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NEA News

Gains in Teacher Pay May Not be Enough to Ease Shortages

According to new NEA reports, despite record-level salary increases in some states, average teacher pay has failed to keep up with inflation.
teacher pay 2024 Justin Sullivan/Getty Images
Published: April 30, 2024

Key Takeaways

  1. The national average public school teacher salary rose to $69,544 in 2022-23, a 4.1 percent increase over the previous year, according to the 2024 NEA Rankings and Estimates report.
  2. Adjusted for inflation, however, on average, teachers are making 5.3 percent less than they did 10 years ago.
  3. The "union advantage" is very real. Teachers earn 26 percent more, on average, in states with collective bargaining, according to the 2024 NEA Teacher Salary Benchmark report.

In 2022, Mississippi educators were thrilled when state legislators approved the largest pay increase in the state’s history, providing teachers with an average salary increase of about $5,100—a jump of more than 10 percent. The bill also included a $2,000 increase for teacher assistants.   

The increases, which went into effect in the 2022-23 school year, promised to lift the state out of the basement in national rankings of teacher pay.    

“It was historic and has made a big difference in our teachers’ lives,” said Erica Jones, president of the Mississippi Association of Educators. “I think more educators will stay. We’re finally competitive with some of our neighboring states.”  

Mississippi is just one of many states that, thanks to the tireless activism of educators, have significantly raised teacher pay. These efforts have helped increase the average teacher salary nationwide, according to reports by the National Education Association released this week. 

The new 2024 NEA Rankings and Estimates report finds that the national average public school teacher salary increased to $69,544 in 2022-23, a 4.1 percent increase over the previous year. This represents the largest year-over-year teacher pay increase in more than a decade.  

The largest increases were in New Mexico (17.2 percent), Mississippi (11.4 percent), and Alabama (8.2 percent). 

Meanwhile, the NEA Teacher Salary Benchmark report finds that the national average starting teacher salary increased 3.9 percent to $44,530—the largest increase in the 14 years that NEA has been tracking teacher salary benchmarks.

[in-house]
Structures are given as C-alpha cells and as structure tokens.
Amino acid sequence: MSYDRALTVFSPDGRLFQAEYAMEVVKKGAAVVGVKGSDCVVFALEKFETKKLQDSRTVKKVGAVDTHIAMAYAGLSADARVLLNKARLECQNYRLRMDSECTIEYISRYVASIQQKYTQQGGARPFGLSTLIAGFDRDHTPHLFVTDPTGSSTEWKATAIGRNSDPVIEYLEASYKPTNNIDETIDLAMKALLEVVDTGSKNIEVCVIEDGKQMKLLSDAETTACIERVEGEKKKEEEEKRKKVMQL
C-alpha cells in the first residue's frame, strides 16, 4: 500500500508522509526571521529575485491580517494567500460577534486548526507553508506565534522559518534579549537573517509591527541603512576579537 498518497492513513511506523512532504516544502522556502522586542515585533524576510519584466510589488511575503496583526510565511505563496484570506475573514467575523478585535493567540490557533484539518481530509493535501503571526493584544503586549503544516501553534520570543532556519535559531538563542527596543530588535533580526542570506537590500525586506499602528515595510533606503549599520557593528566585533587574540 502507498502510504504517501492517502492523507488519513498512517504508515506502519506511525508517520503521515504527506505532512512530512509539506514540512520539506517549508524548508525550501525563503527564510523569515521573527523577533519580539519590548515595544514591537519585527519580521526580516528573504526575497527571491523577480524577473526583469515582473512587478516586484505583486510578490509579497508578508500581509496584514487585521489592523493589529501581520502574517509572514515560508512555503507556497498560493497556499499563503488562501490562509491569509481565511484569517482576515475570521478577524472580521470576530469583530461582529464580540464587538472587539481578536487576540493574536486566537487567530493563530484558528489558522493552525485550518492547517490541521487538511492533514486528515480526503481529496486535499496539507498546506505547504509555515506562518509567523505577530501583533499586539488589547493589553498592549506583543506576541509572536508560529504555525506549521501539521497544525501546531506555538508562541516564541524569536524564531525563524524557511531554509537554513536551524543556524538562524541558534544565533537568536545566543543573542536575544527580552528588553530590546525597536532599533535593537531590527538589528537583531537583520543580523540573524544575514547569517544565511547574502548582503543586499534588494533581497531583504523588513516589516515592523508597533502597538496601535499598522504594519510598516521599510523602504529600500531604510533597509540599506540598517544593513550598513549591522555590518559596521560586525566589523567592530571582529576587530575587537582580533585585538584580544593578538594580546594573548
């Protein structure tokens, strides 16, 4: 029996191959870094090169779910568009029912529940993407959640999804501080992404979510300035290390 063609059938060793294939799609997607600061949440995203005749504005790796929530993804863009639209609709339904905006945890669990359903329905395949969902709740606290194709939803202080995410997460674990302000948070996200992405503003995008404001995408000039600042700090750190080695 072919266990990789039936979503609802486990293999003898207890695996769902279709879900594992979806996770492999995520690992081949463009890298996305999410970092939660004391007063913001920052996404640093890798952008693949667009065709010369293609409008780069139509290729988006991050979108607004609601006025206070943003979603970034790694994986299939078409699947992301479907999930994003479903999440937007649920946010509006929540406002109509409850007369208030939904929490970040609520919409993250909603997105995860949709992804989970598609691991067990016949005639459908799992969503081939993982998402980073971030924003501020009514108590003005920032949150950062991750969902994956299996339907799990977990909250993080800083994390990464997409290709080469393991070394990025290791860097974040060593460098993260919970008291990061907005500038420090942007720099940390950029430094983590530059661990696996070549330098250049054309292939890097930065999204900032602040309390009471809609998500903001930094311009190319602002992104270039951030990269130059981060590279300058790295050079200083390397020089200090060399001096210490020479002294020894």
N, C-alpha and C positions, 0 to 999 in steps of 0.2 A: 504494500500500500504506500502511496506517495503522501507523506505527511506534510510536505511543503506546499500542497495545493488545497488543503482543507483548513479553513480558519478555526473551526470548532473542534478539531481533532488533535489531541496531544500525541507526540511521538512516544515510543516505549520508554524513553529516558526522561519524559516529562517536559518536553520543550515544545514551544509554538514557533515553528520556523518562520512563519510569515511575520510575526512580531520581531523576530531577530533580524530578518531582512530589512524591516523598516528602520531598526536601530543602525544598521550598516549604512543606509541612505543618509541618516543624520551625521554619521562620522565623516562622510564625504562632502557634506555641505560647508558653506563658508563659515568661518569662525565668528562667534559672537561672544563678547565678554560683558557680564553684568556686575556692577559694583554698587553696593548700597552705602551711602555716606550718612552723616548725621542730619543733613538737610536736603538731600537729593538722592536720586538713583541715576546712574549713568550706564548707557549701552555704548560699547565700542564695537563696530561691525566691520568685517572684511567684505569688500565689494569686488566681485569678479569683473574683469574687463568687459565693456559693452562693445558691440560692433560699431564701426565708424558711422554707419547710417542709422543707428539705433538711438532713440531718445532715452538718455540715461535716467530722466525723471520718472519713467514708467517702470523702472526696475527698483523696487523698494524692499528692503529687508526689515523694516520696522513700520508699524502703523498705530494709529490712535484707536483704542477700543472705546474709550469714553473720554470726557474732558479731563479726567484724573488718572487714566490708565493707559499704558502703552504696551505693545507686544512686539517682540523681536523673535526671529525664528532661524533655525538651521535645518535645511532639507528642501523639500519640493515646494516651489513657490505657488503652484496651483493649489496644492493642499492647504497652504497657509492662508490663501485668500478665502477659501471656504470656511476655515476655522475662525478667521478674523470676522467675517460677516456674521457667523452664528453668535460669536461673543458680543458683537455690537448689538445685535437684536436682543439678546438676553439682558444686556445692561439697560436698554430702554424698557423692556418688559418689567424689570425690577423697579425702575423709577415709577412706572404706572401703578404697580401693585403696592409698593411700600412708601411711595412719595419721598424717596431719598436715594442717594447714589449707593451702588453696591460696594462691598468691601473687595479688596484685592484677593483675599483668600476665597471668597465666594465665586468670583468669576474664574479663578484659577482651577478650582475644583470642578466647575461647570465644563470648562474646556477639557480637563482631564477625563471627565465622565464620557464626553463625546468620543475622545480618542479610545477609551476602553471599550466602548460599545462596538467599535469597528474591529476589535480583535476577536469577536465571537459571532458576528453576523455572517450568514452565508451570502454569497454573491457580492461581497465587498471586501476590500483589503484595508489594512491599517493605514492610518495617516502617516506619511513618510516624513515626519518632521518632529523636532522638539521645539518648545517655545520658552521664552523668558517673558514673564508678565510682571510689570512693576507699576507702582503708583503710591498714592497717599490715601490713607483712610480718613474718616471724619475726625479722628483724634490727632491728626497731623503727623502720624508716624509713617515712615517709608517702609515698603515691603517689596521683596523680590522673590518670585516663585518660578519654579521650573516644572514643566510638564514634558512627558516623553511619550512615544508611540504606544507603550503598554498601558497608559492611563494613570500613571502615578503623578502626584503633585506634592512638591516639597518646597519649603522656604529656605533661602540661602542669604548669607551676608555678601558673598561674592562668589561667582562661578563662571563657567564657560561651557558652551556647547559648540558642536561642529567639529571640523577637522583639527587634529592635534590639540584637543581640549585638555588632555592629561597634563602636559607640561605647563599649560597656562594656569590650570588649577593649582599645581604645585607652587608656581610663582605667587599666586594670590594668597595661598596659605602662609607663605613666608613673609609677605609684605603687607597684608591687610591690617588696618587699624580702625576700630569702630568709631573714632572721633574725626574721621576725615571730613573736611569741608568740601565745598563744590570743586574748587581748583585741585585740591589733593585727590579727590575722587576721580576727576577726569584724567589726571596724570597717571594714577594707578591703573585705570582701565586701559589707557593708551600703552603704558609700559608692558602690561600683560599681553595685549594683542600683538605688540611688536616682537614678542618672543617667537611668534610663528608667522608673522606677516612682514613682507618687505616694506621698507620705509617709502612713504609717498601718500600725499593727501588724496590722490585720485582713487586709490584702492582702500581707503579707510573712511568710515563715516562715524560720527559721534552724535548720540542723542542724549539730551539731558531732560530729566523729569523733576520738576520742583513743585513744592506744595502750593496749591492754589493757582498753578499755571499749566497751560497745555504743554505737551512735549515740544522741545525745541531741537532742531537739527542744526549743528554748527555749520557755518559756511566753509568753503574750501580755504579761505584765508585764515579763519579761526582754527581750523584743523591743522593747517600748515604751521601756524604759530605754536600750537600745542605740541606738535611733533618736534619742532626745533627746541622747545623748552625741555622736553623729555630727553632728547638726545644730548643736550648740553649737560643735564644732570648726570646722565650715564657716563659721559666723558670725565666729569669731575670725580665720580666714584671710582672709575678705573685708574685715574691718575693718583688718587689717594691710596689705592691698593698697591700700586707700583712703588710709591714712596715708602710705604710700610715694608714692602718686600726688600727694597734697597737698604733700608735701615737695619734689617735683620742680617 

Despite this undeniable progress, NEA’s data (in addition to the benchmark and Rankings and Estimates reports, NEA also released two related reports on higher education faculty pay and education support professionals earnings) presents a sobering national picture.  

While teacher salaries are heading in the right direction, the growth has not yet made up for many years of underinvestment in educator pay. When adjusted for inflation, teachers are making 5 percent less than they did 10 years ago and 9 percent less than they did in 2009-2010, when average teacher salaries peaked. Starting teachers are making $4,273 below 2008-2009 levels.  

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As prices have grown faster than paychecks, the benefits of salary increases have been neutralized. To boost standards of living, increases in pay need to consistently exceed the rate of inflation.  

Most educators are still accustomed to at best marginal raises. Making ends meet continues to be a challenge and teachers are often forced to take on extra jobs. Sometimes they move to better-paying districts. Frequently they may decide to exit the profession altogether, their dissatisfaction compounded by a lack of support and poor working conditions.   

“While some elected leaders are doing what is right,” said NEA President Becky Pringle, “too many students remain in schools where decision-makers have driven away quality educators by failing to provide competitive salaries and support, disrespecting the profession, and placing extraordinary pressure on individual educators to do more and more with less and less.” 

Chronically Low Salaries

According to the Rankings and Estimates report, the highest average teacher salaries are found in California ($95,160), New York ($92,696) and Massachusetts ($92,307). The lowest salaries are in West Virginia ($52,870), Florida ($53,098), and South Dakota ($53,153).   

The Salary Benchmark Report, which provides information from over 12,000 local school districts on starting teacher salaries and salaries at other points of the teaching career continuum, reveals that on average, the top of the teacher pay scale is $81,026. But reaching that level usually requires a Ph.D. or 15 to 30 graduate credit hours beyond a master’s degree, and often requires 25 to 30 years of professional teaching experience.

Teacher salaries top out over $100,000 in only 16.6 percent of U.S. school districts. 

In most districts, new teachers will have to climb a tall ladder to get anywhere near the top of the salary schedule. A staggering 77 percent of school districts still pay a starting salary below $50,000 and 28.6 percent start out teachers at less than $40,000. 

Education support professionals (ESPs)—school bus drivers, cafeteria workers, paraeducators, custodial workers, clerical staff and others—are facing even greater financial pressures. Almost 38 percent of all full-time K-12 support professionals earn less than $25,000 annually. Again, skyrocketing cost of living has nullified any gains in their wages.  

According to the NEA ESP earnings report, average earnings for support staff rose from $31,223 in 2013‐14 to $35,995 in 2022‐23. However, when adjusted for inflation, the average earnings for ESP fell from $31,223 to $28,149 in constant 2014 dollars.  

Educator Pay in Your State